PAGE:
2. The FDA regulations overlooked the usual scientific safeguards used in clinical trials. For example, while the trials used sonograms to determine the age of the fetus, FDA regulations have not required an ultrasound before usage -- even though the drug is not recommended for pregnancies beyond 49 days' gestation and it does not terminate ectopic (fallopian-tube) pregnancies. Whether or not Holly Patterson had an ectopic pregnancy is a crucial factor in investigating her death. In a previous case, an American woman bled to death because of a ruptured tubal pregnancy that wasn't distinguished from the normal heavy bleeding typical of an RU-486 abortion.
3. The FDA failed to test the drug on adolescents like Holly Patterson -- even though they represent a target market, since clinics advertise it as an abortion method that increases privacy. No doubt Holly thought RU-486 was preferable because it evaded a surgical procedure.
4. The FDA normally requires that the selection of patients in a drug trial be random, that some patients receive a placebo to create a control group, and that participating physicians are not told who is and is not receiving the actual medication. In the FDA's supposedly scientific trials for Mifeprex, the selection of subjects was not random, and no one received a placebo.
This petition was ignored by the networks. But they also ignored Danco's admission to the FDA in April 2002 that no less than 400 women suffered complications after using RU-486. Two women had died after using Mifeprex, one from that ruptured tubal pregnancy and one from a fatal bacterial infection. Canadian drug trials were halted when a participating woman died.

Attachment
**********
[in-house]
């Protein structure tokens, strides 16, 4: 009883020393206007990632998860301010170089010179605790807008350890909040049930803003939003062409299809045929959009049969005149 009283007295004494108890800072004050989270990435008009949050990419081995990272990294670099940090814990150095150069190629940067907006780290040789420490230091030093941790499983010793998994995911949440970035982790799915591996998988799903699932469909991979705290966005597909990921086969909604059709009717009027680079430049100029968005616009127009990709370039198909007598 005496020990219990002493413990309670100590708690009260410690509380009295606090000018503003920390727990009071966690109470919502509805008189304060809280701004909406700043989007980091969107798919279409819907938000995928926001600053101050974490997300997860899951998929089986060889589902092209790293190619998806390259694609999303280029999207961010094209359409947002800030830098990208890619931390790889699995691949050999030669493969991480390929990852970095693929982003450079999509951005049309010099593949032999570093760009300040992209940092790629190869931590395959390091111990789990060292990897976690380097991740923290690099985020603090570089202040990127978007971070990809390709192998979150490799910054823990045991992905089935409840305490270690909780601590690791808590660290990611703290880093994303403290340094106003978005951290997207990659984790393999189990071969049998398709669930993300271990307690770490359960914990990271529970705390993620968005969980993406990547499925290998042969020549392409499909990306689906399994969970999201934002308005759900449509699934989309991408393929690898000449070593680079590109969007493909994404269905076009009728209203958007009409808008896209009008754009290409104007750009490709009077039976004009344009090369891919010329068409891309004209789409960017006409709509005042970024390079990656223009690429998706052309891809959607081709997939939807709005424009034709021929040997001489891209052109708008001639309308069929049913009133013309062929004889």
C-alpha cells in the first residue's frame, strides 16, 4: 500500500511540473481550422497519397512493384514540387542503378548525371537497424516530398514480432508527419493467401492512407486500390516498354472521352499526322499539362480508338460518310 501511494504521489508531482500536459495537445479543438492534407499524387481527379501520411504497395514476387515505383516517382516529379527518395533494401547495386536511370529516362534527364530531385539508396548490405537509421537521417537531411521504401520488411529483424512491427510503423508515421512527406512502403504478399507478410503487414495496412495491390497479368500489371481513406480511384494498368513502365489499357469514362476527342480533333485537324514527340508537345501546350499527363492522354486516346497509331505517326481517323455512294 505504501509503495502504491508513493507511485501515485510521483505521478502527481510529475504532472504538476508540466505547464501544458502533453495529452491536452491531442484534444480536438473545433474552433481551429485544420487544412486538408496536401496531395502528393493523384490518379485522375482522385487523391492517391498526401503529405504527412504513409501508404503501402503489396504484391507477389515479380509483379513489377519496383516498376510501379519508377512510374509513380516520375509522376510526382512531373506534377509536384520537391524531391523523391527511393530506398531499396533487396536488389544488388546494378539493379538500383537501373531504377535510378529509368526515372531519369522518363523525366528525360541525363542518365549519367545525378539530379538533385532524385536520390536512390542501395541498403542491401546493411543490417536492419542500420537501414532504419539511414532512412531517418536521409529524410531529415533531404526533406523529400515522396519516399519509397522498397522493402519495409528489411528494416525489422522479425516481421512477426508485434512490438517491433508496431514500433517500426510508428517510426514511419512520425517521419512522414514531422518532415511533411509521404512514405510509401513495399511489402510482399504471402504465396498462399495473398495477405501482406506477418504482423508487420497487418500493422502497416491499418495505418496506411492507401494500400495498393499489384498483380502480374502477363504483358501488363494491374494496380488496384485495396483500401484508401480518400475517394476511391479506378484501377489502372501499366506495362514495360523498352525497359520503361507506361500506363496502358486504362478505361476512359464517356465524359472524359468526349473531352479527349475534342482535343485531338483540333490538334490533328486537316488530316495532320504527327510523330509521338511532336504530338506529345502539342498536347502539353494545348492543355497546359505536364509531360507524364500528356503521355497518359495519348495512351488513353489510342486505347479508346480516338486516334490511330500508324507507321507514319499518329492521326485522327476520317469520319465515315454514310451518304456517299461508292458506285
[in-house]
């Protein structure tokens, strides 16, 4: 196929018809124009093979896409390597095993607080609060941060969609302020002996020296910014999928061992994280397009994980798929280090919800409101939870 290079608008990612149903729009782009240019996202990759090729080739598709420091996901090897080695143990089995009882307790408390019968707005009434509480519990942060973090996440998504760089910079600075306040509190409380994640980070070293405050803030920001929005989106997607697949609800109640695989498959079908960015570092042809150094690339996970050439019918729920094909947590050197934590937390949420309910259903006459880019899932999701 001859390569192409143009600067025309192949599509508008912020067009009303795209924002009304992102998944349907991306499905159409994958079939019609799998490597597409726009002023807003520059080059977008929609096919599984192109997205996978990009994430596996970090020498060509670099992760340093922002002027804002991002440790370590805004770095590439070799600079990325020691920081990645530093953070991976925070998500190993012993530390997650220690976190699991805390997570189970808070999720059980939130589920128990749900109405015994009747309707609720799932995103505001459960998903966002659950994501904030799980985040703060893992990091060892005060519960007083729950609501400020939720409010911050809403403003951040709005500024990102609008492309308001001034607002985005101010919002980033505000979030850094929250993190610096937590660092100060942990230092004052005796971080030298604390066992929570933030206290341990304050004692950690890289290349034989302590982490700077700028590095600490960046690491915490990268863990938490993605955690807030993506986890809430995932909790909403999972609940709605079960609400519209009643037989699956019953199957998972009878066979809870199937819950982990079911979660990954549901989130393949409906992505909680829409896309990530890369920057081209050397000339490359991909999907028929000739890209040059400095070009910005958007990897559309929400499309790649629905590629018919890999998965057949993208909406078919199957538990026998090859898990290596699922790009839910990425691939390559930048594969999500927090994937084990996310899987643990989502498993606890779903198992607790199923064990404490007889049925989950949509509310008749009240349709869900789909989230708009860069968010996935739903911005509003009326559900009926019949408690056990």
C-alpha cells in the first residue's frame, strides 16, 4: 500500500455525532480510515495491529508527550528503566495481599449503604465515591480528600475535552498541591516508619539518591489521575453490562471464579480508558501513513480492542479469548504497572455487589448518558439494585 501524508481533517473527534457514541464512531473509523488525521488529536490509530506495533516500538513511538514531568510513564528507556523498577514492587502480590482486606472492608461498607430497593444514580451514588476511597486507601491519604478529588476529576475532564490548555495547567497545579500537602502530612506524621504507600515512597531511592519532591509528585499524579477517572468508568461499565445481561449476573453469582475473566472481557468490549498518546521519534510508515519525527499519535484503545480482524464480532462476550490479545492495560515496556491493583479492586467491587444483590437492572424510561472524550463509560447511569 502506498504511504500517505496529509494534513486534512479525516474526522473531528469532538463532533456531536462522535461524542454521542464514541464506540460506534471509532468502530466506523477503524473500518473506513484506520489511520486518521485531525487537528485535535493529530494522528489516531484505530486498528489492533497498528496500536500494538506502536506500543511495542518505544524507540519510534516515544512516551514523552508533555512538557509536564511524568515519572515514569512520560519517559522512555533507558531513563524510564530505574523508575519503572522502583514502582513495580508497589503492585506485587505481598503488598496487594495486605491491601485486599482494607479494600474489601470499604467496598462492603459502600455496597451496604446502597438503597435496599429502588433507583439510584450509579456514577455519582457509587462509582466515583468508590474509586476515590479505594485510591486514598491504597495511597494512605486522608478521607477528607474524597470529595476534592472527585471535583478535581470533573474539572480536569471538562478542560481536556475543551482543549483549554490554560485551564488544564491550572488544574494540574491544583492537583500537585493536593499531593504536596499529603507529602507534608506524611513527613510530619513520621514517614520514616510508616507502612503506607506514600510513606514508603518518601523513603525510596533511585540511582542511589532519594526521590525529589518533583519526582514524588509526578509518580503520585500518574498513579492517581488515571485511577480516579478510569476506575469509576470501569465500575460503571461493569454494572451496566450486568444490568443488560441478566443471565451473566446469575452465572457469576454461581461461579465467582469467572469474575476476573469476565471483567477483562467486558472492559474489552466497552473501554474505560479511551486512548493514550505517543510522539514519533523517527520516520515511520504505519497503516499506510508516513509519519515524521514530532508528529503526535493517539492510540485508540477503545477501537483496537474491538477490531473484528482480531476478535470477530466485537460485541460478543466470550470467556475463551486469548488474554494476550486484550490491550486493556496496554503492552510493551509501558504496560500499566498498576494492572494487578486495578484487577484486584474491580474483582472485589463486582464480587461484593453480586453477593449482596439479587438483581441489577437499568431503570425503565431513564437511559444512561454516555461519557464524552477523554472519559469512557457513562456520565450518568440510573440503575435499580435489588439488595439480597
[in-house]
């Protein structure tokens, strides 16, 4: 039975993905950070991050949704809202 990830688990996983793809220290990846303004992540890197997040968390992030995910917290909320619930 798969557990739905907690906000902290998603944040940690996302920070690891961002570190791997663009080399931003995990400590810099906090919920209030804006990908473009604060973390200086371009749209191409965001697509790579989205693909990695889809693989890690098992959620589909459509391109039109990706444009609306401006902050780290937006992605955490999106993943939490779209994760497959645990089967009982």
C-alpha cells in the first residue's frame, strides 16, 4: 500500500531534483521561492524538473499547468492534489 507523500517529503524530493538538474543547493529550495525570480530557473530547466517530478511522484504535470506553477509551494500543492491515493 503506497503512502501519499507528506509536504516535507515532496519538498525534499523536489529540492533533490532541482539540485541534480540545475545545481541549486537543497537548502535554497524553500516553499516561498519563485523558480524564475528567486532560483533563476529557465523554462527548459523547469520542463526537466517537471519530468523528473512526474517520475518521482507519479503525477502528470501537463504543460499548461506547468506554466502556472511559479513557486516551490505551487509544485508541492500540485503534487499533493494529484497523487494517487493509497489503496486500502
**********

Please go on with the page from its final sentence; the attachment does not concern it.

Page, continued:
Holly's father, Monty Patterson, learned about the problem too late. He told the San Francisco Chronicle, "The medical community treats this as a simple pill you take, as if you're getting rid of a headache. The procedure, the follow-ups, it's all too lackadaisical. The girl gets a pill. Then she's sent home to do the rest on her own. There are just too many things that can go wrong."
Will anything happen to prevent more teenage girls from dying? Here are two reasons for pessimism: The FDA has no enforcement mechanism that requires Danco to share all the reports it receives on negative effects. And there is no greater supporter of unrestricted abortion in American society than that "watchdog" entity entrusted to shed light on this horror.
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